Practical learning experiences are a great addition to regular classroom learning and Osgoode Hall is leading the way with great clinical education opportunities, especially the Intellectual Property Law & Technology Intensive Program (IP Intensive), which I was lucky enough to be a part of last semester.
I was extremely excited when I found out that my placement, as part of the IP Intensive, was at the Canadian Intellectual Property Office (CIPO). As the office that grants Intellectual Property (IP) rights to hopeful patent, trade-mark, copyright, and industrial design applicants, CIPO is at the heart of the IP system in Canada.
CIPO is truly the place for the student that wants to experience it all. I completed a variety of projects in all areas of IP. My whirlwind tour of the inner workings of the IP administration body of Canada took me through six departments; Trade-marks Branch, Trade-marks Opposition Board, Patent Branch, Patent Appeal Board, Copyright and Industrial Design Branch, and the Policy, Information and International Relations Office.
Each department provided its own unique assignments and opportunities. With the Trade-marks Opposition Board I primarily worked on drafting “section 45” decisions, relating to expungement of a trade-mark for non-use, and sat in on multiple trade-mark opposition hearings. At the Trade-mark Branch, Copyright and Industrial Design, and the Policy, Information and International Relations Office, my work usually consisted of writing memos and opinions on a variety of current legal issues. At the Patent Branch I had an intimate look at the job of a patent examiner including searching for prior art, assessing novelty and obviousness and writing office actions. I even had the opportunity to assess the novelty of patent claims based on prior art provided by the examiner. At the Patent Appeal Board, I worked on the re-examination of a divisional patent application, where the primary issue was double-patenting in relation to the parent patent application.
The range of experiences and assignments is really what makes the CIPO internship so unique. Where else could one draft a section 45 expungement decision, write a memo on university technology transfer, and assess the novelty of patent claims within a span of three weeks.
The placement was much more than the weekly assignments, however. Within each department I met with a variety of people who explained the complexities, duties and responsibilities of their department. I commonly attended meetings in each department from examiners’ meetings, where frequently encountered examination issues were collectively discussed and resolved, to CIPO’s litigation meetings, to meetings for the drafting of Regulations. My Ottawa experience would not have been complete if I did not attend a Parliamentary hearing and I was lucky enough to attend a hearing held by the Standing Committee on Industry, Science and Technology (INDU), which covered a variety of contemporary IP issues, including counterfeit merchandise, university technology transfer, and start-up businesses.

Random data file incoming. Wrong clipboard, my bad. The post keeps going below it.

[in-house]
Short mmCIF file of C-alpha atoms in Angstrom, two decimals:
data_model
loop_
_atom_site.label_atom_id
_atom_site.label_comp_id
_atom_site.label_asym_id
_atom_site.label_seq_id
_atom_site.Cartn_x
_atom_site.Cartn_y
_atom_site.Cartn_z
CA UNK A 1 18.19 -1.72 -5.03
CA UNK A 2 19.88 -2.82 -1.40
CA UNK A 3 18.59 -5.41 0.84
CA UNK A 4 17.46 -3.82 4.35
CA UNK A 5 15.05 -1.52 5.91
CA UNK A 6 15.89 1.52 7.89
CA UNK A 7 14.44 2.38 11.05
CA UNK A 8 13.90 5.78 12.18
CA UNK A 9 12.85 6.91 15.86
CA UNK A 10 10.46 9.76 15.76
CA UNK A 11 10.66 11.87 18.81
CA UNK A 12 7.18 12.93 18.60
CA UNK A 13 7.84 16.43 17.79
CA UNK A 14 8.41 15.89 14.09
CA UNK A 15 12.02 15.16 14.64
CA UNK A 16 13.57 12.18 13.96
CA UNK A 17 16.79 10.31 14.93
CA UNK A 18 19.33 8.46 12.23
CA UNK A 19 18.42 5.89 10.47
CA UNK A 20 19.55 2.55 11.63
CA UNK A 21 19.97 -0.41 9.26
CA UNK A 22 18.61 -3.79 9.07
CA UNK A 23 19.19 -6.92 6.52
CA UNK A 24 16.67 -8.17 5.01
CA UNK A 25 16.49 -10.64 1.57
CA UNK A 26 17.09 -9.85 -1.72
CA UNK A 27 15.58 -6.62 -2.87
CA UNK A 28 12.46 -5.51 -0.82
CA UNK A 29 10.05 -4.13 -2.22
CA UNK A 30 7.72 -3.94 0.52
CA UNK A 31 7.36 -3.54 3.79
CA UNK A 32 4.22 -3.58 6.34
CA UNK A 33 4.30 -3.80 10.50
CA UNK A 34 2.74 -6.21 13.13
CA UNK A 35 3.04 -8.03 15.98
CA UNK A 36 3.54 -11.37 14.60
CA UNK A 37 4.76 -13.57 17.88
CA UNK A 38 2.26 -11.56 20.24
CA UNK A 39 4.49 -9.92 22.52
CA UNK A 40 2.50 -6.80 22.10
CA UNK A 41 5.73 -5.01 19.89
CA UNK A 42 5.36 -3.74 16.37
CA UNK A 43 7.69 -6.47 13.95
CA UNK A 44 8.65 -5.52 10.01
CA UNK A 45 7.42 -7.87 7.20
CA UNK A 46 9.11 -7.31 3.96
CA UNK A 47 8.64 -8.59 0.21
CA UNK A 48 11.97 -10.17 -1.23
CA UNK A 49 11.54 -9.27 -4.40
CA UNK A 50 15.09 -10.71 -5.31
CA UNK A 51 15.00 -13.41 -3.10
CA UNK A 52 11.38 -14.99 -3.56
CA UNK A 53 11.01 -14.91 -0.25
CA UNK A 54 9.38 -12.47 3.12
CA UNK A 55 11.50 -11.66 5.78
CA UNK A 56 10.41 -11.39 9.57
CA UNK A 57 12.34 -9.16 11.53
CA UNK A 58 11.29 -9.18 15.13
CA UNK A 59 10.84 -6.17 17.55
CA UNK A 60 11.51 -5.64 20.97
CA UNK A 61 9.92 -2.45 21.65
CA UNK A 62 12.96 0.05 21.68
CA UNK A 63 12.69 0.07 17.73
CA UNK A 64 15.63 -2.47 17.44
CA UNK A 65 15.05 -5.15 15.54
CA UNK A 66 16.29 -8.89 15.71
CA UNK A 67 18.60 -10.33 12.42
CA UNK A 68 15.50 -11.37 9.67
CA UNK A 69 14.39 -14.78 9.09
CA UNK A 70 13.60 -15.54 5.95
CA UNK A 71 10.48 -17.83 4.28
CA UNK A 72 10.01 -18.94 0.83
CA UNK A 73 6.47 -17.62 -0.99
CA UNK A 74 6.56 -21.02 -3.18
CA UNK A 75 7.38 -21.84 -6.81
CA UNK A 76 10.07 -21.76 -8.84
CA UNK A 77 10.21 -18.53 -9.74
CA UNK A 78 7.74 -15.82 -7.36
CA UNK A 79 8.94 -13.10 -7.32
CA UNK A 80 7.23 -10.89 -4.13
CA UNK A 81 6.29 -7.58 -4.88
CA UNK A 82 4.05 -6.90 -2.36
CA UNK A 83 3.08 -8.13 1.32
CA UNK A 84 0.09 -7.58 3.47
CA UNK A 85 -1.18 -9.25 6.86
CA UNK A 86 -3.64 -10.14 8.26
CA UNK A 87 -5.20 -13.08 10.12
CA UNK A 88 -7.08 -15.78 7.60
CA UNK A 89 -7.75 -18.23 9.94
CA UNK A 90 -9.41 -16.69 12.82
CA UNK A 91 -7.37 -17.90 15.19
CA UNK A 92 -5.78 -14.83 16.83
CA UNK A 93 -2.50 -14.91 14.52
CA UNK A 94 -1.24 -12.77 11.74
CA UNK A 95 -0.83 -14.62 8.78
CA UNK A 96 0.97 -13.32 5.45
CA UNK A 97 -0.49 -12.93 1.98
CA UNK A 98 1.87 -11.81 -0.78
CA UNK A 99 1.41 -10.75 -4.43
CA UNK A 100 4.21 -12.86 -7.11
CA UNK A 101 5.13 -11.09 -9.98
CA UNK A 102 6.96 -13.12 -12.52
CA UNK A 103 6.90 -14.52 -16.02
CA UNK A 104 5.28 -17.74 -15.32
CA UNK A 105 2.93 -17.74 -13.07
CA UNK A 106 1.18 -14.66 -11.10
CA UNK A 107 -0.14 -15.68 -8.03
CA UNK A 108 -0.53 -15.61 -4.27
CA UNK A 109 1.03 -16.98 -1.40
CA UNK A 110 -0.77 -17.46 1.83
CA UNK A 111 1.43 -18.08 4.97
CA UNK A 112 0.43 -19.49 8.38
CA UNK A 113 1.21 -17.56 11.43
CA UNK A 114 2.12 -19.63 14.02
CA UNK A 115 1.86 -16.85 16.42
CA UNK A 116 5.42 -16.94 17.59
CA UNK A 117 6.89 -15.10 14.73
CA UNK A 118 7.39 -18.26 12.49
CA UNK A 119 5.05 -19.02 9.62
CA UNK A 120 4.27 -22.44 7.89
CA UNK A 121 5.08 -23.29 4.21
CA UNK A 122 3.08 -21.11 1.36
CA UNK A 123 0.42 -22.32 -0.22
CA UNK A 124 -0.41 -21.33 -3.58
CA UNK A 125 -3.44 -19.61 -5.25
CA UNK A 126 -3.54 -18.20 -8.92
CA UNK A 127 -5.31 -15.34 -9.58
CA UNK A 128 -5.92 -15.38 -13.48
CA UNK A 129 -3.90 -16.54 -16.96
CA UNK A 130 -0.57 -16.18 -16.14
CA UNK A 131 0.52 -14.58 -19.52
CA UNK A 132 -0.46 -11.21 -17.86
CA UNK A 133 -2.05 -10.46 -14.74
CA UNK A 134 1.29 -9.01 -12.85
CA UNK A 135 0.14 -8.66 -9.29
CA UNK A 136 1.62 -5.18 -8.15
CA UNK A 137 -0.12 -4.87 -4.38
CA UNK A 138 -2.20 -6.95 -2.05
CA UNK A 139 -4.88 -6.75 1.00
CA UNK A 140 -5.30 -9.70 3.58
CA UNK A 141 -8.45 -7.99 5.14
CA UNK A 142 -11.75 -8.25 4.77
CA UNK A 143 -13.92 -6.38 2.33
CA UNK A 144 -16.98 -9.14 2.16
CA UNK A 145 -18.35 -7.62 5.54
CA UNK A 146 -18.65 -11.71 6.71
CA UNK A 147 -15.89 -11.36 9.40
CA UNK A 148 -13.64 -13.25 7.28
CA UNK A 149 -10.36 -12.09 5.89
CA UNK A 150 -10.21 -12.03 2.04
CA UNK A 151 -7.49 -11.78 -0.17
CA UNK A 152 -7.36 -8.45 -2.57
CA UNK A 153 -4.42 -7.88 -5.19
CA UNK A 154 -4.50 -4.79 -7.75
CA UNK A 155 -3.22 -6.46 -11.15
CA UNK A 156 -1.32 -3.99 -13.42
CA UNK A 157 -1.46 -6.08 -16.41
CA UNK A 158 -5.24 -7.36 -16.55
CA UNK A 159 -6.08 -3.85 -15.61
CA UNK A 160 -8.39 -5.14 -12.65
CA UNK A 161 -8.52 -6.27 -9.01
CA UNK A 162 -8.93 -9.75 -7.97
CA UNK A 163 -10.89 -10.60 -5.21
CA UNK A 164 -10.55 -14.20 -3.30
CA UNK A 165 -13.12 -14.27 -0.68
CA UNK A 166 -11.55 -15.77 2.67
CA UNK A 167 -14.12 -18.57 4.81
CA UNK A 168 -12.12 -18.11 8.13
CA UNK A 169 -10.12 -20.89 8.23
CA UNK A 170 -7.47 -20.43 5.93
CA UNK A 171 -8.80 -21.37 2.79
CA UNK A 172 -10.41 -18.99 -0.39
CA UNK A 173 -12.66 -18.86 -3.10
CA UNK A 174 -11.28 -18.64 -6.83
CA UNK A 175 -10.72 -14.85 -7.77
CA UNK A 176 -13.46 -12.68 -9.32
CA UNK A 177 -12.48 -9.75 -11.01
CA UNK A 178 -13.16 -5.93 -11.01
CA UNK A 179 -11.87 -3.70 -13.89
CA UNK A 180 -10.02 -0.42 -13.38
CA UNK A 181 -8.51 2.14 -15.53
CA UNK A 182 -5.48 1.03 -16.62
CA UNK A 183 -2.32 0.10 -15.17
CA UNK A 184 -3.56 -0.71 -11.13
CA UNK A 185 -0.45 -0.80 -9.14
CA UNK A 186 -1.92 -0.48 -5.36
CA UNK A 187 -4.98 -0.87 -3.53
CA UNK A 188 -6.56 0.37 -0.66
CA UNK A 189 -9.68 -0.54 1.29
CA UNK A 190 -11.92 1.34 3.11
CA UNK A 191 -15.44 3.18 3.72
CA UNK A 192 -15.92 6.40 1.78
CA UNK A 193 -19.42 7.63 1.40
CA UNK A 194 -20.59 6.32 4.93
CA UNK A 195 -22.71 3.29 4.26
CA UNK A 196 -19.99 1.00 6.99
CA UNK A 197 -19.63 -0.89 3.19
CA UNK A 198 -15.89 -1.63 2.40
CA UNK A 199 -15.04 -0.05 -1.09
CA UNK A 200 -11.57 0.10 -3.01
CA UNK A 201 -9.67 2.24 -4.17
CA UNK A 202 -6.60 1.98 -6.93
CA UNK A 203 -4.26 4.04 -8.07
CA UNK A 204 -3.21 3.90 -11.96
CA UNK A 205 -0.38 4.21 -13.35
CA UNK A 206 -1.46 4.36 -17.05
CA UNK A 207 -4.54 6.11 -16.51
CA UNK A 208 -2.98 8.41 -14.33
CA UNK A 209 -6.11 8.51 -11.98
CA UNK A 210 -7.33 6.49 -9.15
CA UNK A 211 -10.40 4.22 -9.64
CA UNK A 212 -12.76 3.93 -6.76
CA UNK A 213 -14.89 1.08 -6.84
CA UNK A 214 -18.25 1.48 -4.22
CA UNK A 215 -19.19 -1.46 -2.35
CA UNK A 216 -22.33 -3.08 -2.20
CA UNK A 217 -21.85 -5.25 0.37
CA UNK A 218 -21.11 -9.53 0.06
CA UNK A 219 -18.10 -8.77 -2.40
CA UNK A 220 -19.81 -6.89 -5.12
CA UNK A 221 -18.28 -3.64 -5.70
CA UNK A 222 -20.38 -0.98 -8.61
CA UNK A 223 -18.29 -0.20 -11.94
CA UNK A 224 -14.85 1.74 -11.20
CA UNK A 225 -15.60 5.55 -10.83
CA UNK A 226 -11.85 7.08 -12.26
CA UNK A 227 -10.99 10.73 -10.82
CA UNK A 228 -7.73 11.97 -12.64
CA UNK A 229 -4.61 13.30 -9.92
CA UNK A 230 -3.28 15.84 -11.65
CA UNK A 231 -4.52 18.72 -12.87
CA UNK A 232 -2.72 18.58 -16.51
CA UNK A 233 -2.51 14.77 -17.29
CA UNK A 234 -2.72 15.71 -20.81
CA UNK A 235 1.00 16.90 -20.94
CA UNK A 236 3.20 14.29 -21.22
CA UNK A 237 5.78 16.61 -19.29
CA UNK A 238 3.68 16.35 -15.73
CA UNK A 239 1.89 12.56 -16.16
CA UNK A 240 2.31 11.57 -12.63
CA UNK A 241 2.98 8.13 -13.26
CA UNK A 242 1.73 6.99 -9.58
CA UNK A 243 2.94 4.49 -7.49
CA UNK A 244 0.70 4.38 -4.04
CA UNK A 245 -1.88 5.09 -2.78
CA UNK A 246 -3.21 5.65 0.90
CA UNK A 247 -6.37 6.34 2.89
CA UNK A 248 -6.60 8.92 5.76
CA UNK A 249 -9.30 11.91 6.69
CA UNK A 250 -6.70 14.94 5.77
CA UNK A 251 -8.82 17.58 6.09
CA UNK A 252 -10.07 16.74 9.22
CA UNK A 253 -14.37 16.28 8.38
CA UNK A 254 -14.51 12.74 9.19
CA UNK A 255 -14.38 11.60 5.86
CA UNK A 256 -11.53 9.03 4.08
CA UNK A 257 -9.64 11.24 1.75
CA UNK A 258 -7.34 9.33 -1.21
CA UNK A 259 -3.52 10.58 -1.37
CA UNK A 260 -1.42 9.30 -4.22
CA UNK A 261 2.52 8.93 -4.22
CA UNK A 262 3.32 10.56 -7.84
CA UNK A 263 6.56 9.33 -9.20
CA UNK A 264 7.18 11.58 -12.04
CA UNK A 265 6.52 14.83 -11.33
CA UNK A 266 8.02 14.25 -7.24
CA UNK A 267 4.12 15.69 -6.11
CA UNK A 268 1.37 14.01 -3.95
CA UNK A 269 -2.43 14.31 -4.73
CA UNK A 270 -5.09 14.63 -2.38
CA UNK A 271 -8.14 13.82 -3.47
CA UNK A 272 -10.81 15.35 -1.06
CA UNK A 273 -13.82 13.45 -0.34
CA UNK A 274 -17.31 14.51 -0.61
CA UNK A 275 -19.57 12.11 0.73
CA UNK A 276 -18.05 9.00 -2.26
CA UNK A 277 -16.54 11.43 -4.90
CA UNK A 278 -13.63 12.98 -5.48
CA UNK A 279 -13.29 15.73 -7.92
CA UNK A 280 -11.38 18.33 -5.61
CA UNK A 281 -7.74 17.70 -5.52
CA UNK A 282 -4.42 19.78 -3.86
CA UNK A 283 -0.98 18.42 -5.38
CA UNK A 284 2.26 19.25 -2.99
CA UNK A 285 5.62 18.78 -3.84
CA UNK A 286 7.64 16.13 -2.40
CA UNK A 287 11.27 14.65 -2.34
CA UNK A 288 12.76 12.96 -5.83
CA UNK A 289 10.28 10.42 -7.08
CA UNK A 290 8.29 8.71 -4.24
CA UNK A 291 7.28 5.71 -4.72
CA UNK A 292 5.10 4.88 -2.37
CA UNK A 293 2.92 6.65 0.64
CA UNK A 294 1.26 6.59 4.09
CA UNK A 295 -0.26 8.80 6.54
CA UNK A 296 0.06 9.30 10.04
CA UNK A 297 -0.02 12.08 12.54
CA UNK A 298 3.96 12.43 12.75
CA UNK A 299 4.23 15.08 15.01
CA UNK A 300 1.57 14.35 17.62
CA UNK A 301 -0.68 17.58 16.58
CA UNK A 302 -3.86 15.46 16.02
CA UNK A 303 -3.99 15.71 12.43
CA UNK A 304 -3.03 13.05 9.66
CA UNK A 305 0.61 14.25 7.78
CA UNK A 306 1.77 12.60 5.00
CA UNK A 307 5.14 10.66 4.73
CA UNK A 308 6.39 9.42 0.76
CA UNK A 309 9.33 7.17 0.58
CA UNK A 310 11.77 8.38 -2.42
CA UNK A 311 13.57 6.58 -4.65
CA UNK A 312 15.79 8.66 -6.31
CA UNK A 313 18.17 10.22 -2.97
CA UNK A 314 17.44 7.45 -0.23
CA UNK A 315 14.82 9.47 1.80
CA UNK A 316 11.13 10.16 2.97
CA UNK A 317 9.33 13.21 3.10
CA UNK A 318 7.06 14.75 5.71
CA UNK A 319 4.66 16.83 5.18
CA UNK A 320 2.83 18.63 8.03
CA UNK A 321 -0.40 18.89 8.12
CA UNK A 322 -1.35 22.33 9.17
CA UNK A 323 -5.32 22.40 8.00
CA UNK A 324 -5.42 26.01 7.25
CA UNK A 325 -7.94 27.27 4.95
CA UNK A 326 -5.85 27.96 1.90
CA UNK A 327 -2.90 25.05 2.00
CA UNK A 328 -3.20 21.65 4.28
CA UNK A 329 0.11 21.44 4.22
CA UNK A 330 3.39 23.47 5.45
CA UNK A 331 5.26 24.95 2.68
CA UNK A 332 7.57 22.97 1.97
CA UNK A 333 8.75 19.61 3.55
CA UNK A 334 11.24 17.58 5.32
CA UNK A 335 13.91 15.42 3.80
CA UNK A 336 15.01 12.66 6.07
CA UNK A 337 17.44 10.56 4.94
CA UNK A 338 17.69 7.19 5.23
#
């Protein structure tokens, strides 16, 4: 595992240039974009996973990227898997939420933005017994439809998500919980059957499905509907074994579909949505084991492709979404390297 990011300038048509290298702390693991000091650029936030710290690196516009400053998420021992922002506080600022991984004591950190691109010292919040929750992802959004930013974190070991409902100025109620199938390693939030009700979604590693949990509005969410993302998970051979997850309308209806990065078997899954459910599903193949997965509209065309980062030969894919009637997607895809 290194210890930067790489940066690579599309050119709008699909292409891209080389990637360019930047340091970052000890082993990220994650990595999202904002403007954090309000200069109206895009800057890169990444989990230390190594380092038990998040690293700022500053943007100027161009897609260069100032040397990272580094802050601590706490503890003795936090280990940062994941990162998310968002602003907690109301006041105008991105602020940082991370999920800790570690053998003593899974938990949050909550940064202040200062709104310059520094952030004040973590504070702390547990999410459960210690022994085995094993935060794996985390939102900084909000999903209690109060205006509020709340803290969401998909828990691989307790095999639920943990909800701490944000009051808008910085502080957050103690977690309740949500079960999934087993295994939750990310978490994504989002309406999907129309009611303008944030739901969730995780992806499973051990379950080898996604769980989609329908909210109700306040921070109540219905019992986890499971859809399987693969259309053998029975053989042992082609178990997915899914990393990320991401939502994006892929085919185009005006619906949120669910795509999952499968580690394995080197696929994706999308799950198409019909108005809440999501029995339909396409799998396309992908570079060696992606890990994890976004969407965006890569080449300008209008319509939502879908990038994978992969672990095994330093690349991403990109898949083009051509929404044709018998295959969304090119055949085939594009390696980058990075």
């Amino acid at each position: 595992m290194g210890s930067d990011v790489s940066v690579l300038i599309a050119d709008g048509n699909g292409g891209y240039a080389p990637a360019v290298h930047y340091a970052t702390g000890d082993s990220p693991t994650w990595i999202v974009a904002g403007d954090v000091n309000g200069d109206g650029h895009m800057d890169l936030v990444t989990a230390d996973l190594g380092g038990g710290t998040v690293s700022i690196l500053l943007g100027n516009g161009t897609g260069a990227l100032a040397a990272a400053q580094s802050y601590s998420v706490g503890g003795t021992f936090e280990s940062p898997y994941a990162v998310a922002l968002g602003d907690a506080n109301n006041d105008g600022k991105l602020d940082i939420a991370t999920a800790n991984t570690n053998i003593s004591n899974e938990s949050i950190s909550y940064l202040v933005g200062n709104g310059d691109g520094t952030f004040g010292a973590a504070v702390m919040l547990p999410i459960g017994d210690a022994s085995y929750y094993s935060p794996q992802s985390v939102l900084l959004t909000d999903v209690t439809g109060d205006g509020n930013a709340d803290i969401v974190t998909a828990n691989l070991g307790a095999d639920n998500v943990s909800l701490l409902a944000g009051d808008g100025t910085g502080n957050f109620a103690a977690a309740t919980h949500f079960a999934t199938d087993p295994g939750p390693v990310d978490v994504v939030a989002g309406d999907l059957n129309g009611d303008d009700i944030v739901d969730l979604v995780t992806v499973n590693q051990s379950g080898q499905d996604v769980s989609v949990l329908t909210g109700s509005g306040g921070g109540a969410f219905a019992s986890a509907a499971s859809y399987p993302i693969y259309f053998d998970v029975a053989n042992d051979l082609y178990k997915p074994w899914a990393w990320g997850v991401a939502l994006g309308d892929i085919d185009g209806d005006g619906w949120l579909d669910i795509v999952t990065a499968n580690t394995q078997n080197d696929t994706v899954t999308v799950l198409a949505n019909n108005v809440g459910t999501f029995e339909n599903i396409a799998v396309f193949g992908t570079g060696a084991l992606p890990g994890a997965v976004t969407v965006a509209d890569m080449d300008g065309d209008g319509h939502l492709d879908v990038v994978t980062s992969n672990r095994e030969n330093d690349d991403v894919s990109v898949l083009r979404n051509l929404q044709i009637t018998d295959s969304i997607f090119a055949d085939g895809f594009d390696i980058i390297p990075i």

I found CIPO to be an extremely interesting place to work as the organization represents the public interest. This encompasses a diverse range of stakeholders including agents, applicants, industries, and the public at large. Accordingly, I was able to see a broad spectrum of perspectives on IP throughout my internship.
I valued the opportunity to engage in practical legal work. While I enjoy in-class learning, nothing brings a legal education full-circle like practical experience in an area of interest. The opportunity to draft decisions and memos each day shed light on the day-to-day responsibilities of a lawyer, and the chance to engage with others in IP discourse improved my communication skills and instilled, in me, a sense of professionalism.
I am extremely grateful for the time I spent at CIPO. I gained a tremendous amount of insight into the inner workings of the IP system, including an intimate look at patent, trade-mark, copyright, and industrial design examination. The benefit of a placement like CIPO is that I was exposed to all aspects of the IP system, which allowed me to formulate new personal interests. As a law student with an undergraduate degree in biology I was always attracted to patent law, but to my surprise, I really enjoyed working in the policy and trade-mark areas. I appreciate the broad learning experience I received and I will always look back fondly at my time at CIPO.
Andrew Wayne is a JD Candidate at Osgoode Hall Law School and was enrolled in Osgoode’s Intellectual Property Law Intensive Program. As part of the program requirements, students were asked to write a reflective blog on their internship experience.